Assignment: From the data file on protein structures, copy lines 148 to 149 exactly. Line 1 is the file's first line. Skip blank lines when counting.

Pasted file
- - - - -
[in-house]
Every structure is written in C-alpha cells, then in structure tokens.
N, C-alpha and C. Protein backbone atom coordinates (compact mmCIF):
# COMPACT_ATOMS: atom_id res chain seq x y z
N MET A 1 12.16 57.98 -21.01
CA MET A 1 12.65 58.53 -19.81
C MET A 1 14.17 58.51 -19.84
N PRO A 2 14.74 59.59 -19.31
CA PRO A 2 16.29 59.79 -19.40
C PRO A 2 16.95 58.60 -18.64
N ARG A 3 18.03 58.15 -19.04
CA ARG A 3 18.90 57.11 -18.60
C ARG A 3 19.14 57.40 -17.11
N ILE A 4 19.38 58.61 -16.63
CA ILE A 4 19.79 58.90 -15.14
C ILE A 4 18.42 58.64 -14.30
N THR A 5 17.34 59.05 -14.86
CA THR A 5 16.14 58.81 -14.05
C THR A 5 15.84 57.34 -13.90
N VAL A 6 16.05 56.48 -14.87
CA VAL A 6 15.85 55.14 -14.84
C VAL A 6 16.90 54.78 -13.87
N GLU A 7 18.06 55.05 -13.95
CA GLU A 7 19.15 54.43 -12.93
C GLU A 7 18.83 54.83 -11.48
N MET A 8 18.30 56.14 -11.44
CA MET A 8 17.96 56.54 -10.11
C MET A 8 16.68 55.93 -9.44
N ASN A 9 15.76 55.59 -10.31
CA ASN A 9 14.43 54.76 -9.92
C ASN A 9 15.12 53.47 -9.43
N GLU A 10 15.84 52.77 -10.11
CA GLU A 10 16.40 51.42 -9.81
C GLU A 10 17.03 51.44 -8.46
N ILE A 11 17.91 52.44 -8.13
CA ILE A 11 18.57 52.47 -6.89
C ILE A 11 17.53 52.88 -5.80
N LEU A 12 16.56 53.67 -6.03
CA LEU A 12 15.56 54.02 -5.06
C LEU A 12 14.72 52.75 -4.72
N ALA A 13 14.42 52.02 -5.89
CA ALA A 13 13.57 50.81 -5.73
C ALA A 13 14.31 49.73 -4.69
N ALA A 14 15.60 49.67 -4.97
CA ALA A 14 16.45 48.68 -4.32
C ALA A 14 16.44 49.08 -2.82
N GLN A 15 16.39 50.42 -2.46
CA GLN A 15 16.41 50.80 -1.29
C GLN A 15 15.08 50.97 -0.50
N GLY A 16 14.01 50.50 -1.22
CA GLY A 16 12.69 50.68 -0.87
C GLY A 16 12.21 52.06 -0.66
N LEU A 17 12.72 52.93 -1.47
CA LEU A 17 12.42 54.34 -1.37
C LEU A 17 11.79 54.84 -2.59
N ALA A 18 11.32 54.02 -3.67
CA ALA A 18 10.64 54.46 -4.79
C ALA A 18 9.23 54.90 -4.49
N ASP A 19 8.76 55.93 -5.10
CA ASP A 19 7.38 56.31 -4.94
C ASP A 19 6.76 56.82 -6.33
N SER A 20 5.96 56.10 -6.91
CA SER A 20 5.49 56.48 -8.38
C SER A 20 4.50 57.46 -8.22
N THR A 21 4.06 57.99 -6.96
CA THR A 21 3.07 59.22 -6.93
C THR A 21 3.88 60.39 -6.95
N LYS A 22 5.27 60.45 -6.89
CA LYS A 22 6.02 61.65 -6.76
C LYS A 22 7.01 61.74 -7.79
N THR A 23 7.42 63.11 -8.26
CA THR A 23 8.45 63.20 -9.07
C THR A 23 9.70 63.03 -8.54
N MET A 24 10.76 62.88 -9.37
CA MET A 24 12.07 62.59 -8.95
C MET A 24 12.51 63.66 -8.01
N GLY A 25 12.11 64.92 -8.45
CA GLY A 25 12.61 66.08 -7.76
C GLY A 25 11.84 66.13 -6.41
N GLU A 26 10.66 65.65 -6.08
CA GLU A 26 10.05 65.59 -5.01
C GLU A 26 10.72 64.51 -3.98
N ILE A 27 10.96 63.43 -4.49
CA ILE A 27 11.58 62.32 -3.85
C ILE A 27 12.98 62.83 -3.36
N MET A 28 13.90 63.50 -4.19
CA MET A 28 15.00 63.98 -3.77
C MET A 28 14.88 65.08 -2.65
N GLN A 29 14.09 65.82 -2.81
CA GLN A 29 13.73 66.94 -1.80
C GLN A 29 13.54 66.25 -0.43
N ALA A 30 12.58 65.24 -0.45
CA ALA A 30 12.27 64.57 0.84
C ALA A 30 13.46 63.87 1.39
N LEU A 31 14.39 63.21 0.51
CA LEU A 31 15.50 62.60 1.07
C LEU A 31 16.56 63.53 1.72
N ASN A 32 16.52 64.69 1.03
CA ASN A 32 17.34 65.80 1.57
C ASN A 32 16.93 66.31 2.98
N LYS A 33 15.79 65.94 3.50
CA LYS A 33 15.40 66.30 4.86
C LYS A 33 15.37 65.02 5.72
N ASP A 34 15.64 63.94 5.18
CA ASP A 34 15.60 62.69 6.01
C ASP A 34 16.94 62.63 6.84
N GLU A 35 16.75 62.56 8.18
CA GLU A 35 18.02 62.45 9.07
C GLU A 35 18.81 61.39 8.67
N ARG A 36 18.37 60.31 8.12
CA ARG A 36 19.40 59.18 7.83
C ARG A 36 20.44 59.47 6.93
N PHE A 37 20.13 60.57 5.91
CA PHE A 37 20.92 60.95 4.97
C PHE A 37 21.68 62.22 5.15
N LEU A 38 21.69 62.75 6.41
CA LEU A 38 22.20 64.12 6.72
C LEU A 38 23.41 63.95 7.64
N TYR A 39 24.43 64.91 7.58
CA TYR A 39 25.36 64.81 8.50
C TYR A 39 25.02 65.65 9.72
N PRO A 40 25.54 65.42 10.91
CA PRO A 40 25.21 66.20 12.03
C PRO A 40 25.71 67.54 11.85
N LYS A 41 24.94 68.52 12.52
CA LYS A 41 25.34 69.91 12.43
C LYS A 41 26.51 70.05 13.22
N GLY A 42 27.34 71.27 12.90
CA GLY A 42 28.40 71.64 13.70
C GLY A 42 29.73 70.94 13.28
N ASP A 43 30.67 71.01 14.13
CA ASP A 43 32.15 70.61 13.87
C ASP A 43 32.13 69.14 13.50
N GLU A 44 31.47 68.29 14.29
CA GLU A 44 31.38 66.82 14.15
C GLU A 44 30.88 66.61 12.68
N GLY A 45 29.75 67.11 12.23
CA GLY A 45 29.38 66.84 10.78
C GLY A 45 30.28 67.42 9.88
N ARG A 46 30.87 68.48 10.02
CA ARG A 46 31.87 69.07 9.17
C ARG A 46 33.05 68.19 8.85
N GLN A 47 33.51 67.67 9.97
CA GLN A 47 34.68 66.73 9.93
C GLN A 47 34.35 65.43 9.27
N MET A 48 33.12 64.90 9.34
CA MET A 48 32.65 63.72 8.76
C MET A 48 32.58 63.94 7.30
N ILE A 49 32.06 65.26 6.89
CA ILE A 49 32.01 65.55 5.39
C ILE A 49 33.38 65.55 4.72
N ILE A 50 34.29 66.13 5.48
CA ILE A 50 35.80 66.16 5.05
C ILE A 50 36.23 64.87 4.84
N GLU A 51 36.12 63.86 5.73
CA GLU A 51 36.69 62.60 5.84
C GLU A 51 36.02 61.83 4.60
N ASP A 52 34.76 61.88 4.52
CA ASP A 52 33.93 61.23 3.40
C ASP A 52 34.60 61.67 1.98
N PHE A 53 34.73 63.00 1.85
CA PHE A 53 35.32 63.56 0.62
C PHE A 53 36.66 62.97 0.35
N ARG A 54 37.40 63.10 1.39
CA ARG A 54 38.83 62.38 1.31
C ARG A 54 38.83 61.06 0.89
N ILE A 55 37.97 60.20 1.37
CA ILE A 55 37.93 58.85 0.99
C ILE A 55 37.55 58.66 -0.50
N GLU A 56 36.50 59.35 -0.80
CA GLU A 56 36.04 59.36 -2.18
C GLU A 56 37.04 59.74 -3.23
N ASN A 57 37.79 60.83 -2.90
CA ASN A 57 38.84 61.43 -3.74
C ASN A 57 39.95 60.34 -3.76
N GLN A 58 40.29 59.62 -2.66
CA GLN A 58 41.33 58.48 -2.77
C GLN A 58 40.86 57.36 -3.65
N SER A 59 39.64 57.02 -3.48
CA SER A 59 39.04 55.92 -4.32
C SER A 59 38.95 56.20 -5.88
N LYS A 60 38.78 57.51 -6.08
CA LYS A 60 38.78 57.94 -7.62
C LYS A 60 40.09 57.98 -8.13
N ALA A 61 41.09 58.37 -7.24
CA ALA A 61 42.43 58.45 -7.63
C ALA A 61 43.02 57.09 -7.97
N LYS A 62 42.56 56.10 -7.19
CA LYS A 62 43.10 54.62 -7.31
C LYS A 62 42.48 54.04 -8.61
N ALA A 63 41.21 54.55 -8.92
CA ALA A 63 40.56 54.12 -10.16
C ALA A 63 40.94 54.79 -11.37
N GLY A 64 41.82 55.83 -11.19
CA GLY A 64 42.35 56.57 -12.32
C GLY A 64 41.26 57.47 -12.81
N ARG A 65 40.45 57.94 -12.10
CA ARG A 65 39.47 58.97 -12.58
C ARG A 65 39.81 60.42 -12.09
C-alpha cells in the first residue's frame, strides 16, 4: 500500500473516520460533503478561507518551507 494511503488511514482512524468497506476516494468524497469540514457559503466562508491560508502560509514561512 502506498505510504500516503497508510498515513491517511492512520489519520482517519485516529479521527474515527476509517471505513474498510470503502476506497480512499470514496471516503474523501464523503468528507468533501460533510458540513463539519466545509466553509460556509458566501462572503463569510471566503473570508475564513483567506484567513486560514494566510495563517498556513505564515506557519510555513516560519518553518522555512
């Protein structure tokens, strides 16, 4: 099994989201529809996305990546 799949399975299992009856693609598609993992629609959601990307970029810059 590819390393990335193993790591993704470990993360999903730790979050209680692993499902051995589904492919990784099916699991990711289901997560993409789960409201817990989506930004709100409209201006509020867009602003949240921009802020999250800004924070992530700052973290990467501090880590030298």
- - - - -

C MET A 48 32.58 63.94 7.30
N ILE A 49 32.06 65.26 6.89